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The soil tongues below Jomfrunuten.

Jomfrunuten

03.12.2018

Freezing and thawing are processes that influence plant cover, move enormous blocks, stretche long mounds of earth, break open bedrock and create patterns in stone and earth.

Glacial river plain at Lake Klevavatnet.

Rallarvegen

04.12.2018

They rest there, all as one, the silent witnesses of Western Norway's saga of creation: Precambrian basement, phyllite and thrust sheet. In the end came the glaciers and sculptured the vast landscape. Along the ground or on the horizon, from bicycle or on foot - the landscape tells its story - and it tells it clearer on Rallarvegen than many other places.

Ramnagjelet, Ulvik

Ulvik-village

04.12.2018

The ice cap that covered the land during each of the 40 past ice ages over the past 2 million years of Earth's history pressed down the crust of the earth - like a finger on a rubber ball. And when the ice finally loosened its grip 11,000 years ago, the earth's crust rose again, most where the ice was thickest, least where it was thin, quickly in the beginning, and later more slowly. To this day, the land in the inner part of Norway continues to rise by perhaps one millimetre per year. By and large, however, the crust in Hordaland has again reached equilibrium after the weight of the ice was removed.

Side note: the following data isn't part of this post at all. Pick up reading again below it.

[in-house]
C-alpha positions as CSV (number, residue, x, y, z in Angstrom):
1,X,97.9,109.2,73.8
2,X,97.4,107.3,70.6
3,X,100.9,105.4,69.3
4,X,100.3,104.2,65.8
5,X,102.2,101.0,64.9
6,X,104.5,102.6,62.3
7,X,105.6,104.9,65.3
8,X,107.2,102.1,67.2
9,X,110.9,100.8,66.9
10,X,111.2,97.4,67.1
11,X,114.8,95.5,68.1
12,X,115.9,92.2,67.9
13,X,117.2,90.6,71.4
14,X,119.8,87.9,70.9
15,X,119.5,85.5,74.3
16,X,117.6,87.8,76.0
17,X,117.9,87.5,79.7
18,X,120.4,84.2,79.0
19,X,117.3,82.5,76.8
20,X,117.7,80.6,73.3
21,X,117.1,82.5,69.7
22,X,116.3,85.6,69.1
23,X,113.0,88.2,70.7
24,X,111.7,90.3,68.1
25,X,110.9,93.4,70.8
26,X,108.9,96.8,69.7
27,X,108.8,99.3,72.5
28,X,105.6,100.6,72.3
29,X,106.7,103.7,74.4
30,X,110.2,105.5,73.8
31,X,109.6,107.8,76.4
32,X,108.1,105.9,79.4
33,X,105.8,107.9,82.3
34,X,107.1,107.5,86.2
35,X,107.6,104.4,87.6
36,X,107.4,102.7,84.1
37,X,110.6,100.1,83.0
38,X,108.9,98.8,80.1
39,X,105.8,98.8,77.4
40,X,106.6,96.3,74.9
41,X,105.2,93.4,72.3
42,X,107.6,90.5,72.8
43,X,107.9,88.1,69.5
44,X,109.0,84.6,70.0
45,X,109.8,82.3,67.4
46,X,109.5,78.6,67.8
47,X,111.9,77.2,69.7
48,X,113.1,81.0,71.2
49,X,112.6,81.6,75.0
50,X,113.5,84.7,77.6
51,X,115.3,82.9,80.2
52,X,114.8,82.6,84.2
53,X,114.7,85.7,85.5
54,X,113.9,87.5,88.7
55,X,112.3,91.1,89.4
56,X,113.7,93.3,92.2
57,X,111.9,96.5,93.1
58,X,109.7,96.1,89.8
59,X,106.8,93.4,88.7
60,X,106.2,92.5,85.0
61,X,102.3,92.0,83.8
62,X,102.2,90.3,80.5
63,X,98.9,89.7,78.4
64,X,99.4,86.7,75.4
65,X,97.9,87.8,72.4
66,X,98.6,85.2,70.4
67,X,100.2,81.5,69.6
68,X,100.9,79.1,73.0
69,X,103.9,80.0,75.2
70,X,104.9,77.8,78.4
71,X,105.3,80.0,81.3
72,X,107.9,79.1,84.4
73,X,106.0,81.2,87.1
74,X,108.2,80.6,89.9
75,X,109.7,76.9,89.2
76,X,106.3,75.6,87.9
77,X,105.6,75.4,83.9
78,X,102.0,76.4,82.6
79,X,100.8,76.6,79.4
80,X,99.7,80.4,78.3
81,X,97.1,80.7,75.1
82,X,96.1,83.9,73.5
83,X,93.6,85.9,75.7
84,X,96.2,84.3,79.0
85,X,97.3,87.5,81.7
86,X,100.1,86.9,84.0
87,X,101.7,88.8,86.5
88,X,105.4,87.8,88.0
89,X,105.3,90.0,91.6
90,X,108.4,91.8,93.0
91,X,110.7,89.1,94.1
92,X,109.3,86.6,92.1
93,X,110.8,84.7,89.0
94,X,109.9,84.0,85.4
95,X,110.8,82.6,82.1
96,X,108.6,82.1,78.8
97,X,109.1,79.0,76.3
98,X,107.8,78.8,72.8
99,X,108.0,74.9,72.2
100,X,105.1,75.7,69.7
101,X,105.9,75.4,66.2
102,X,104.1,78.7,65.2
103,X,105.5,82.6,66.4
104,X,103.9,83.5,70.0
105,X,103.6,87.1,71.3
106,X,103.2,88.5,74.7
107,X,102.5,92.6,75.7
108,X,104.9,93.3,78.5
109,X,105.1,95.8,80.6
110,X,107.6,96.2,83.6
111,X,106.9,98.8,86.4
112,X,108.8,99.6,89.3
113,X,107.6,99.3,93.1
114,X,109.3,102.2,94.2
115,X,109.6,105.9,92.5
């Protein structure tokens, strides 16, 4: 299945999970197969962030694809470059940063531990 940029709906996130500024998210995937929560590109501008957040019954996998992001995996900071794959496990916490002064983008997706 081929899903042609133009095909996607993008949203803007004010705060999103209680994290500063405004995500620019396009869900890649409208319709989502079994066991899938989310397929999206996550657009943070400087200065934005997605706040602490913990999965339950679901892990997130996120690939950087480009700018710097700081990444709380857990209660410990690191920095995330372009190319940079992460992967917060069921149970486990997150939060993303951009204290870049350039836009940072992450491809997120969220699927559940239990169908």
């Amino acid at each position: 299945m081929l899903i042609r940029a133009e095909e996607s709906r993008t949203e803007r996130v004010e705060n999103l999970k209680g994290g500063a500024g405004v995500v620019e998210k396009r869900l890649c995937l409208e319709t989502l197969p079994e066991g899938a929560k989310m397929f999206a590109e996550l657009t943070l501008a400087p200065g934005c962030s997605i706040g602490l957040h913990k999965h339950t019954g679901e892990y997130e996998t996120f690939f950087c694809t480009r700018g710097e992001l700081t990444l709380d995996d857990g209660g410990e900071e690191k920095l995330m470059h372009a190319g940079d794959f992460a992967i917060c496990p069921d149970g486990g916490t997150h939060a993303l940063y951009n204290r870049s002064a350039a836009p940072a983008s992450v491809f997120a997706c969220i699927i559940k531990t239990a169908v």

Traces of the dwellings and activity in the quarry.

Vassfjøro

19.05.2018

Strandvollen ved Hallaråker. Siggjo in the background

Hallaråker

19.05.2018

From a soapstone quarry at Lykling

Lykling- soapstone

22.08.2018

The old limestone quarry is today rebuilt and become Moster Amfi.

Moster amfi

18.06.2018

From Rubbestadneset.

Rubbestadneset

18.06.2018

Siggjo from the south. (Svein Nord)

Siggjo

18.06.2018

Siggjo is a cone-shaped, volcano-like mountaintop in the part of Hordaland where one finds the best preserved volcanic rocks. The rock types originate from one or several volcanoes that spewed out glowing lava and ash. But, the shape of the mountain, as it appears today, formed later and by completely different forces.

Urangsvågen-Rubbestadneset

Urangsvågen-Rubbestadneset

07.12.2018

In 1868 the first stone workers came to Rubbestadneset to take out the granite for the Skoltegrunns Pier, predecessor of the Skoltegrunns wharf in Bergen. Later granite was also taken out from the area, around Innværs Fjord and UransvågenN. The activity probably peaked around 1900, with over 40 men at work. 15 years later, it was finished.